… for now.
This spring, during an intensive clean out session that cut my wardrobe in half, I began counting my books. Specifically counting the number of books I own but haven’t read. At the time of this piece’s publication (how fancy does that sound!), I’m at 93 unread books which I assume is shocking to anyone else. But for me this actually a drastically lower number than I started with this year so at least I’m under triple digits right?
I have always been a avid book reader but also, a pretty big book buyer. Growing up, I would hit the loan limit every time I visited the public library. Balancing ten books against my 4’8 frame, I’d juggle Nancy Drew and “The Cat Who…” and “Princess Diaries” as I made my way to counter where suddenly I’d have an entire library of new books to devour over the next two weeks. But as I got older and life got a little crazier, I found myself more frequently crossing over Valencia Boulevard from the public library to the Barnes and Noble. By buying my books, I suddenly didn’t have a reading time limit and suddenly, I was stocking up on everything: Classics, mysteries, newly released fiction, comics. In high school, I would spend hours pouring through Barnes and Noble, avoiding the SAT book that I’d brought to study in the tiny Starbucks cafe, and instead reading the first few pages of books that caught my eye in the fiction section or the travel section or the teen lit section or the biography section.
When I look back, I feel especially grateful for the inherent literary curiosity that has always captivated me. And also for having parents who were big readers themselves. There was never a restriction on what I read and so I took in everything. So books were beyond my understanding if I read them when I was too young, but I often revisited them in high school or college and it was like seeing an old friend in a new light.
Through every life change, reading has been a constant and become my own form of meditation, a way of leaving the anxiety of an uncontrollable situation. But over the years, my appetite for literature has exceeded the speed at which I can read. With so many amazing books coming out every week, I constantly find myself drooling at bookstore windows or taking notes from my favorite BookTuber’s haul videos on which book I want to read next.
This spring I fell down a rabbit hole of productivity videos on YouTube and before I knew it, everything was coming out of the closet and off my shelves. The book section of this clear out started after my last trip with friends to Greenlight Bookstore. On this outing, like every time I walk into a bookstore, I wanted to read everything. So many of the new releases had caught my eye in magazine reviews or New York Times articles. The graphic novel section was full of titles I’d wanted to read over the past couple years. It was a situation in which I could have easily bought ten books I really really wanted to read. But for the first time, I found myself a little blue at the thought of buying a few new books, bringing them home and having them collect dust until I picked them up again at the end of my 93 book TBR list.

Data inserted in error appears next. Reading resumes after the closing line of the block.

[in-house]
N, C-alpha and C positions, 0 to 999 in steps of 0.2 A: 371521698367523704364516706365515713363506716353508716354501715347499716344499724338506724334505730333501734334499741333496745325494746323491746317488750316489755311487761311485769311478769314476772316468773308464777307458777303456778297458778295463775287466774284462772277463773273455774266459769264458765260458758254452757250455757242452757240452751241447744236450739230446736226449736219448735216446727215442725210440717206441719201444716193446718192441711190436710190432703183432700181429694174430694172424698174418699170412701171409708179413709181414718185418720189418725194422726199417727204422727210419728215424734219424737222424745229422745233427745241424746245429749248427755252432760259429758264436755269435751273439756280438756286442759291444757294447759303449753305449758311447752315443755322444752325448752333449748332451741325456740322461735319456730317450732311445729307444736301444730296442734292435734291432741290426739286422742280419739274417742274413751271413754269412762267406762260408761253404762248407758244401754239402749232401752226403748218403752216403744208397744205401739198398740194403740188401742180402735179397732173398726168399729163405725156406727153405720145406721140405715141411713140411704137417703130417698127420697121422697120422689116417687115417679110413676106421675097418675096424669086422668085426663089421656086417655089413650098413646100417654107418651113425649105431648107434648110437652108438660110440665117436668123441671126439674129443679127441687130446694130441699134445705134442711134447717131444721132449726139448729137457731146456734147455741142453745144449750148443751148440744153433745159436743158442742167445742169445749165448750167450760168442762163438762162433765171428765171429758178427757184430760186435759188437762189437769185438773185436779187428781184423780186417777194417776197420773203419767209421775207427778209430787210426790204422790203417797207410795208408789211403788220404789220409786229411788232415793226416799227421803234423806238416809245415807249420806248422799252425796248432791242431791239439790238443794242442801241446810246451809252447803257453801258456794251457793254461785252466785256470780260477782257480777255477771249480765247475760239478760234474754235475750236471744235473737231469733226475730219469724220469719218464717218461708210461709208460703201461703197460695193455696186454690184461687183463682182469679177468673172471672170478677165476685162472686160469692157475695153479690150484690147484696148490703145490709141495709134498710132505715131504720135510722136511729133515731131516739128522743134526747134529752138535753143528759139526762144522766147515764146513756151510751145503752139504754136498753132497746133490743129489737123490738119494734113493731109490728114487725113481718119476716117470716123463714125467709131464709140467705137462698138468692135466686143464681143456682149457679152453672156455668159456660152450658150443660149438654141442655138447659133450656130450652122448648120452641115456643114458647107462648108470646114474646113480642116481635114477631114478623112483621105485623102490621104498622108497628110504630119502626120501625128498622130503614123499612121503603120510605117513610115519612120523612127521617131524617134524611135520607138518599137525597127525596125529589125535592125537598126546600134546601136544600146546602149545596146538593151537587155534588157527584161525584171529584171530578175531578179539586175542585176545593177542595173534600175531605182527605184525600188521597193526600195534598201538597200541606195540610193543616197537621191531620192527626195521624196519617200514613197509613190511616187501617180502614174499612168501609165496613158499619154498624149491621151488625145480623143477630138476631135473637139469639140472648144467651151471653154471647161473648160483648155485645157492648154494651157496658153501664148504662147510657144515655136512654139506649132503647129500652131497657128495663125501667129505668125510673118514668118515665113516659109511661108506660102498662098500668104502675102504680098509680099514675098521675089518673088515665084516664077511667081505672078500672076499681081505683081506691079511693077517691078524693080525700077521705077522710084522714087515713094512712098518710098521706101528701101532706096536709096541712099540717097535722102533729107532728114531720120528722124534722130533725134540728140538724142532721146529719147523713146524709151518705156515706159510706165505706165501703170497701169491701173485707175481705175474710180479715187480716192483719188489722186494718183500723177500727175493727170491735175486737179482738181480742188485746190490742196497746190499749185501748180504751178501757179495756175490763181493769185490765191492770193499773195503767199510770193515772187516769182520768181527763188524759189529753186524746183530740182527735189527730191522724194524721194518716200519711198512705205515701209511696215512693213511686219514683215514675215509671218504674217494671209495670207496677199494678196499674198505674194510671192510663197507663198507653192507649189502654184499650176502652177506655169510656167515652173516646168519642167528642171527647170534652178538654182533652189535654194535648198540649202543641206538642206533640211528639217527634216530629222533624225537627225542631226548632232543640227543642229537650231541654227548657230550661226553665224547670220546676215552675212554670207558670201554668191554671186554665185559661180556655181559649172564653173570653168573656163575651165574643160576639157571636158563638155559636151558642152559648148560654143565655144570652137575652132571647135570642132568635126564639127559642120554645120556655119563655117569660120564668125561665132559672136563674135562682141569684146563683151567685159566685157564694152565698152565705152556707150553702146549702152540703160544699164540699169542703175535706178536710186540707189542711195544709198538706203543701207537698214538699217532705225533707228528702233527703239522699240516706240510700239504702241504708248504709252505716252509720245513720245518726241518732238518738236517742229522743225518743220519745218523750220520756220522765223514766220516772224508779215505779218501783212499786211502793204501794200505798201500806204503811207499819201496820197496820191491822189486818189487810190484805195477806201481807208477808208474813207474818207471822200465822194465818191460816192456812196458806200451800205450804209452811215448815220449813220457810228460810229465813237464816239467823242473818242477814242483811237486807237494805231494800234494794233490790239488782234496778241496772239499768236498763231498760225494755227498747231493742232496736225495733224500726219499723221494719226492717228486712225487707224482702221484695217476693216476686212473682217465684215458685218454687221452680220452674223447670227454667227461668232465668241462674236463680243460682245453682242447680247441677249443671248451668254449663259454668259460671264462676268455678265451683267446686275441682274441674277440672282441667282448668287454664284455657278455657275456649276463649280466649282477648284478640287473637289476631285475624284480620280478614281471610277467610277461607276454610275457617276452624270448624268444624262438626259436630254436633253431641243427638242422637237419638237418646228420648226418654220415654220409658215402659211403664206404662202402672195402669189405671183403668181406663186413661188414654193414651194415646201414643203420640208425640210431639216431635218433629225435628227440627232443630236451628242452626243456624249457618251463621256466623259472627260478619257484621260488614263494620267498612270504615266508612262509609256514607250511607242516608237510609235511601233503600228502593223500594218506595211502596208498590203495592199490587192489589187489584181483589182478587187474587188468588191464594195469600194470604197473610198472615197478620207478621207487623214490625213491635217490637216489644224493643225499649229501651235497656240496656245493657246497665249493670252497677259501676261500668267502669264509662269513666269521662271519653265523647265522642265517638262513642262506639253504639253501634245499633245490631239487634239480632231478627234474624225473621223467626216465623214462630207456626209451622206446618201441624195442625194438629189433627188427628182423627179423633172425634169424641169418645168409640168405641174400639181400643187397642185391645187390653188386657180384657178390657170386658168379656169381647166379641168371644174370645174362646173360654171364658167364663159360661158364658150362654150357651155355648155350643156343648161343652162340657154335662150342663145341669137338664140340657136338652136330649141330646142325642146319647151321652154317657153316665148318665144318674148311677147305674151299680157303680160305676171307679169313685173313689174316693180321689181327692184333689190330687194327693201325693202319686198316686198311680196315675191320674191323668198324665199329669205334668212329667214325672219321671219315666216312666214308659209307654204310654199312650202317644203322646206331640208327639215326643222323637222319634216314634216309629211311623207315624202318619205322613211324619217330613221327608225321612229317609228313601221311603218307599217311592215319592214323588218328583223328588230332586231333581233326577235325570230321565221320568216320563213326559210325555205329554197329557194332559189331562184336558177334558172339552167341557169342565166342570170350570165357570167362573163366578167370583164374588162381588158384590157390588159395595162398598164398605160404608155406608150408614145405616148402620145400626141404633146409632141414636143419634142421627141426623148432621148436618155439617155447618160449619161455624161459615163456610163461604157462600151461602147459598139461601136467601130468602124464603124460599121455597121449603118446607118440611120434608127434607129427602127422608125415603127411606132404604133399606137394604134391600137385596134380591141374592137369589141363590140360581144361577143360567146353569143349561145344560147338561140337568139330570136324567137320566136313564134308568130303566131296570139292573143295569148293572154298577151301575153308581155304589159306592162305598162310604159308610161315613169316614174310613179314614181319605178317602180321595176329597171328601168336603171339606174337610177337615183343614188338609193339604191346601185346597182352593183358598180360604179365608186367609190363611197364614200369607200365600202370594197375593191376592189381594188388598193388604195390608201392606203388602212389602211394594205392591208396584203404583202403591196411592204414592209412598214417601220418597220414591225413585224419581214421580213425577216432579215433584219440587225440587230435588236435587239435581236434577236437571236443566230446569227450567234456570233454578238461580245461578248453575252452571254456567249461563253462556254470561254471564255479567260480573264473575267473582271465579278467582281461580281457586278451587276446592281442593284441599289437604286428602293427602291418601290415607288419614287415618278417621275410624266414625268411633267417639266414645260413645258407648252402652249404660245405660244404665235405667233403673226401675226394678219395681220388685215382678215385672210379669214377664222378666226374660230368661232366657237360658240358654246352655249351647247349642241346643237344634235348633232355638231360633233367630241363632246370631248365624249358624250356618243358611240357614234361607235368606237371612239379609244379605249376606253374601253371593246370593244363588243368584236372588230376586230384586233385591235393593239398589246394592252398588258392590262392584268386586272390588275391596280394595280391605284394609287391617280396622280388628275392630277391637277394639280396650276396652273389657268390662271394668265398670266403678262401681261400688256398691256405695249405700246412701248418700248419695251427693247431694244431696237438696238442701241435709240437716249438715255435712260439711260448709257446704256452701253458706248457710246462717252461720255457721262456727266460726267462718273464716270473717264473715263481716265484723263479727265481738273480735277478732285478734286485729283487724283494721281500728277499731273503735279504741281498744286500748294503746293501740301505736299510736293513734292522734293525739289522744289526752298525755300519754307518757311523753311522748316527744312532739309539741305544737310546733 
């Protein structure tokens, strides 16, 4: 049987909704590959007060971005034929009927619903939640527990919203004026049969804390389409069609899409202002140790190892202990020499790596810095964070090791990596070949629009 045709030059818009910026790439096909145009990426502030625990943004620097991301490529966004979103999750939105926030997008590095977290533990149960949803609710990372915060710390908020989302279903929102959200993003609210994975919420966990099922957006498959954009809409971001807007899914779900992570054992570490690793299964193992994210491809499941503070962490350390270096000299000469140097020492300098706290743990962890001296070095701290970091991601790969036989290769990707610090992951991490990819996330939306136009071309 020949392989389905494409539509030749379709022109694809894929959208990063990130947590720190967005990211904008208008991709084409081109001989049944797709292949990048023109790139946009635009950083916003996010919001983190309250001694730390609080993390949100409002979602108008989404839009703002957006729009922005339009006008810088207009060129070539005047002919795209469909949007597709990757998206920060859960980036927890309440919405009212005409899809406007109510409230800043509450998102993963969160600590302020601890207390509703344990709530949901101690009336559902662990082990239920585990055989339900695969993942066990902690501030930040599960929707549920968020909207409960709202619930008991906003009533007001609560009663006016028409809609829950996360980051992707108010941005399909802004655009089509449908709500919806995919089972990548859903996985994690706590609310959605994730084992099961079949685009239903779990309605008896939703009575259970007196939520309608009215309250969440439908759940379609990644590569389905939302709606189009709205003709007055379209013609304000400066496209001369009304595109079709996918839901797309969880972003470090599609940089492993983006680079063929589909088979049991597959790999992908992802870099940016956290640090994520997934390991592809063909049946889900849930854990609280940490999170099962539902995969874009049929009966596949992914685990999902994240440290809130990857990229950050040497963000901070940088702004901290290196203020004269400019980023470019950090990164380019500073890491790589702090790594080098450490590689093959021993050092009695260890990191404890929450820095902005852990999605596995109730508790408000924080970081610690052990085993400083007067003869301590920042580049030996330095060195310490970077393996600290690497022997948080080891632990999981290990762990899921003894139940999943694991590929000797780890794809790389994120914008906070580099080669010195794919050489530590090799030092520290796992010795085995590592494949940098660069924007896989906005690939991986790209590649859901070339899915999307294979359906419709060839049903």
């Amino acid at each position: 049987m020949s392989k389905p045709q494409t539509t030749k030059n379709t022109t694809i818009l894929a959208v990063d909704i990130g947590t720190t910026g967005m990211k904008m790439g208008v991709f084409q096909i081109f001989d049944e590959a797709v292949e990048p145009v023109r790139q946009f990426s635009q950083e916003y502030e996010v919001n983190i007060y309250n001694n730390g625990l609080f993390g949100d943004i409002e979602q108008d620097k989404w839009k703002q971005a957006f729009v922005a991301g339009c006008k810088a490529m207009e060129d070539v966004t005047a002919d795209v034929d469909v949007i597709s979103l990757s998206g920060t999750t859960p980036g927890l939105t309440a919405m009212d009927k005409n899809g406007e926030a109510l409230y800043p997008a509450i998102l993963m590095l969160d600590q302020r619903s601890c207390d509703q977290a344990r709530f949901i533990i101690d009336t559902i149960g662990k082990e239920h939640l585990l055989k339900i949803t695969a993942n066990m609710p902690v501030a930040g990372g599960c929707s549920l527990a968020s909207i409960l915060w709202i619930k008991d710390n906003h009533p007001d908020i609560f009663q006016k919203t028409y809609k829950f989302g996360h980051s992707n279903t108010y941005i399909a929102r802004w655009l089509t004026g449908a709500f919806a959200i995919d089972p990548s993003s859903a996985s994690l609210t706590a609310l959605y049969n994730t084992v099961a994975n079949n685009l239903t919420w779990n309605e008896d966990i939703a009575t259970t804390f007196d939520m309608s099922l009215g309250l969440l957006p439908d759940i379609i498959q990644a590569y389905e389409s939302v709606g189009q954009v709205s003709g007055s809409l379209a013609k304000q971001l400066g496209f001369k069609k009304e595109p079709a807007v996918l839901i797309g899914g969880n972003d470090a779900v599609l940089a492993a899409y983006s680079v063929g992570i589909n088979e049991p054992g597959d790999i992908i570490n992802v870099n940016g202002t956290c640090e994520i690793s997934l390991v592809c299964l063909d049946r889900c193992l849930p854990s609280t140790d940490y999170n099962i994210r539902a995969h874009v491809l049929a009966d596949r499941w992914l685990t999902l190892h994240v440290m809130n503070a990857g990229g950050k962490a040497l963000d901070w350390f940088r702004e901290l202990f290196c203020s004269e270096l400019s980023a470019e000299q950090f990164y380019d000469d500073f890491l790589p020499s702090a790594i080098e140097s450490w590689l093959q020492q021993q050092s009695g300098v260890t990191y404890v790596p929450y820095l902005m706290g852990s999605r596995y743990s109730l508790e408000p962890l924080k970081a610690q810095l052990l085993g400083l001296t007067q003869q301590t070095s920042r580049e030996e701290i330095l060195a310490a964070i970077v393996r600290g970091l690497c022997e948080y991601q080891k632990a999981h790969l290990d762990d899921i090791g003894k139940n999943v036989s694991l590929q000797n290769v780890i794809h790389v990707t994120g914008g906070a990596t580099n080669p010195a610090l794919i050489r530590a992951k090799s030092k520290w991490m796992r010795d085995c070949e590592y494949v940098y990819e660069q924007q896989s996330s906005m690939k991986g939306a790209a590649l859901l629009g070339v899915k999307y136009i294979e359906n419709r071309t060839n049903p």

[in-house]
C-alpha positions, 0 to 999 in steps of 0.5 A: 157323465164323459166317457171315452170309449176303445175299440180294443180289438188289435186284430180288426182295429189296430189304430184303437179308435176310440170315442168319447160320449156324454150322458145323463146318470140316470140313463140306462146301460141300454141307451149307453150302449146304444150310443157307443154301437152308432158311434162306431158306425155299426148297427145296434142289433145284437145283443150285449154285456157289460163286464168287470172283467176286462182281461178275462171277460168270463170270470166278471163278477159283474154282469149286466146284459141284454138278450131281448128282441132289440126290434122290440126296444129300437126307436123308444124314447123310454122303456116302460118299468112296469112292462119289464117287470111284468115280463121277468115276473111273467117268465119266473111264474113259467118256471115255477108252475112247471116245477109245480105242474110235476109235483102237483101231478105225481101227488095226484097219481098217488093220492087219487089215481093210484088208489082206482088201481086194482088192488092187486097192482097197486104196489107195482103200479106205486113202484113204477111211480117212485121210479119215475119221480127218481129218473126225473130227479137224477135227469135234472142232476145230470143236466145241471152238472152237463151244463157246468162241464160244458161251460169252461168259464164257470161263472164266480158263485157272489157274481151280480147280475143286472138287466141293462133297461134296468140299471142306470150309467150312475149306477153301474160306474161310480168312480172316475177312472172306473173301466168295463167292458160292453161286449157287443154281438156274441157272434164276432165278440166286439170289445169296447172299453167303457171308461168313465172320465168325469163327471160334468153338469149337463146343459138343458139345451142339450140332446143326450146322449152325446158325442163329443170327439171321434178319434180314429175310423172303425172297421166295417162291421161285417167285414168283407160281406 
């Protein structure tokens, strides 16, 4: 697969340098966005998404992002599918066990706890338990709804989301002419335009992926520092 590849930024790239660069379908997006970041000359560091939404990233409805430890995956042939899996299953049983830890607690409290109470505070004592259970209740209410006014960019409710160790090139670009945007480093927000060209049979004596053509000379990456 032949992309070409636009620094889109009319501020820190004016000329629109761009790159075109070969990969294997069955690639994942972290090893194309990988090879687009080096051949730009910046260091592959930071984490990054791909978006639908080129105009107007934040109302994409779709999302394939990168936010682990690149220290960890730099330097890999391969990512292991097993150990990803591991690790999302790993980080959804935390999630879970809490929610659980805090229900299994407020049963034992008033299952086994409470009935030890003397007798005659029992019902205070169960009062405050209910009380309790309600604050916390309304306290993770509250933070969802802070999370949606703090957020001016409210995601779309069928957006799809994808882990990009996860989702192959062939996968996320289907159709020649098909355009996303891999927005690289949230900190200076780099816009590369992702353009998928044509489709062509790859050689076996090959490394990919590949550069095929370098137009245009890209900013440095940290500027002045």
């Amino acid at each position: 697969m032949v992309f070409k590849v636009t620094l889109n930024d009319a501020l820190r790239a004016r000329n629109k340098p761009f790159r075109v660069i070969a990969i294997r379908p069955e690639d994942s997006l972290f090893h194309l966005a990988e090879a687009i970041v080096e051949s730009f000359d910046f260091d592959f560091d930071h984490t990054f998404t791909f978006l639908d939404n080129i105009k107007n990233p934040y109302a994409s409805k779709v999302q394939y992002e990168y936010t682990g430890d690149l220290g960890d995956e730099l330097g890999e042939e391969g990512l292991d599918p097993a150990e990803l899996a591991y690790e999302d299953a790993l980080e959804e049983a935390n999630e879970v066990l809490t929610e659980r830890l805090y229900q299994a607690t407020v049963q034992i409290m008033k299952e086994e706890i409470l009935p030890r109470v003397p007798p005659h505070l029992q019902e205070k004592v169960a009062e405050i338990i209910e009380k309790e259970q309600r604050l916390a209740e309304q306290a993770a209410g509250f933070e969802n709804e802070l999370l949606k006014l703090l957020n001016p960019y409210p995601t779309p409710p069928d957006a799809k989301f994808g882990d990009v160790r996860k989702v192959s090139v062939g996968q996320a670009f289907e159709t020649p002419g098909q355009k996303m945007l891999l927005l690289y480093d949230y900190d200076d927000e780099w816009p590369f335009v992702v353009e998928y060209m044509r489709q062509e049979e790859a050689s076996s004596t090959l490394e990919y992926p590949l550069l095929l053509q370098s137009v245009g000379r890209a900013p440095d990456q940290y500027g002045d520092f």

This year I’ve been trying to work what I consider to be two of my biggest personal challenges: One is wanting to do everything at once. I’m someone who loves a lot of things and wants to try a lot of things — which is great! Well it’s great until it’s a bit paralyzing. Before I even start I psych myself out about if I’m choosing the right thing, what if I miss an opportunity with another thing, and when it’s okay for me to let go. There is only so much time and doing everything at once often means I’m not doing anything to the absolute best of my ability. So I’m working on it. The second thing is adhering to deadlines — especially self-imposed deadlines for longterm projects or ideas. This is just a hard one in general but something I would like to be better at.
As I began thinking about how to approach these two personal challenges, I began my descent into the productivity rabbit hole. Implementing new habits can be incredibly hard, especially if they’re large scale life changes, so to take the first step I’m starting with my bookshelves. I am not buying any new books until I finish the ones I currently have. I have made three exceptions:
- I am allowed to pick up books left on stoops around New York. I’ve found so many books I’ve wanted to read this way and once I’ve read them, I leave them out for someone else to take home.
- I can rent new books from the library.
- I can buy a used copy of a book for a book club — which I will go to someday.
So far my Amazon wishlist is taking the biggest brunt of this challenge as I’ve been using it to store all the names of the books-of-interest I’ve come across these last couple months. I’m still debating if I can ask for books for Christmas or birthdays but I figure I’ll decide closer to. My deal with myself is I will start buying new books again when I’m down to seven TBR books on my shelves. I’m currently loving “Middlesex” which I believe I bought over seven years ago? Yep, that’s embarrassing.
Wish me luck because I’m going to need it.